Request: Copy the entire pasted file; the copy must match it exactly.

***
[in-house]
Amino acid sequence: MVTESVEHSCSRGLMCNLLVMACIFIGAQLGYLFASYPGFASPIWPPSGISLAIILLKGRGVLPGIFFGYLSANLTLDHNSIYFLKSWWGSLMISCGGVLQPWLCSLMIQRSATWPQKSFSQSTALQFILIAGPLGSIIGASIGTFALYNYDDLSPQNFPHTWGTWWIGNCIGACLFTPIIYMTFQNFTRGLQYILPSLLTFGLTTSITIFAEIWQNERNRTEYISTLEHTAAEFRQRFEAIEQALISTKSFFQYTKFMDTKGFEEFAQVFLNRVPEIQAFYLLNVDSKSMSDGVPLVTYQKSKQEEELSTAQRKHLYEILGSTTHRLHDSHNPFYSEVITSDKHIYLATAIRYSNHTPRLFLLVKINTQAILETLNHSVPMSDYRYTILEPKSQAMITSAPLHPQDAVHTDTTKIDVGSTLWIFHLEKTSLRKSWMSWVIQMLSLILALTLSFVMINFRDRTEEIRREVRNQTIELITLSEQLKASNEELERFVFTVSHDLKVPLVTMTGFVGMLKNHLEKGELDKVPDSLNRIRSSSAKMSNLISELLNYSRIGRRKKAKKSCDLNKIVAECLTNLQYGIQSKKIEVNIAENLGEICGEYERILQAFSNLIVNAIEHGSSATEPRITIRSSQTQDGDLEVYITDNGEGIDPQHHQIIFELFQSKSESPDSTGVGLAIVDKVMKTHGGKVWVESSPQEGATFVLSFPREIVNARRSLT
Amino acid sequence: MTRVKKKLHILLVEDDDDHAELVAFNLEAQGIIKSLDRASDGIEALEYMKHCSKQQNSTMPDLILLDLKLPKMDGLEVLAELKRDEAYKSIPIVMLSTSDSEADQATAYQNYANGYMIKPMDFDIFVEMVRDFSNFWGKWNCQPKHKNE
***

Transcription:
[in-house]
Amino acid sequence: MVTESVEHSCSRGLMCNLLVMACIFIGAQLGYLFASYPGFASPIWPPSGISLAIILLKGRGVLPGIFFGYLSANLTLDHNSIYFLKSWWGSLMISCGGVLQPWLCSLMIQRSATWPQKSFSQSTALQFILIAGPLGSIIGASIGTFALYNYDDLSPQNFPHTWGTWWIGNCIGACLFTPIIYMTFQNFTRGLQYILPSLLTFGLTTSITIFAEIWQNERNRTEYISTLEHTAAEFRQRFEAIEQALISTKSFFQYTKFMDTKGFEEFAQVFLNRVPEIQAFYLLNVDSKSMSDGVPLVTYQKSKQEEELSTAQRKHLYEILGSTTHRLHDSHNPFYSEVITSDKHIYLATAIRYSNHTPRLFLLVKINTQAILETLNHSVPMSDYRYTILEPKSQAMITSAPLHPQDAVHTDTTKIDVGSTLWIFHLEKTSLRKSWMSWVIQMLSLILALTLSFVMINFRDRTEEIRREVRNQTIELITLSEQLKASNEELERFVFTVSHDLKVPLVTMTGFVGMLKNHLEKGELDKVPDSLNRIRSSSAKMSNLISELLNYSRIGRRKKAKKSCDLNKIVAECLTNLQYGIQSKKIEVNIAENLGEICGEYERILQAFSNLIVNAIEHGSSATEPRITIRSSQTQDGDLEVYITDNGEGIDPQHHQIIFELFQSKSESPDSTGVGLAIVDKVMKTHGGKVWVESSPQEGATFVLSFPREIVNARRSLT
Amino acid sequence: MTRVKKKLHILLVEDDDDHAELVAFNLEAQGIIKSLDRASDGIEALEYMKHCSKQQNSTMPDLILLDLKLPKMDGLEVLAELKRDEAYKSIPIVMLSTSDSEADQATAYQNYANGYMIKPMDFDIFVEMVRDFSNFWGKWNCQPKHKNE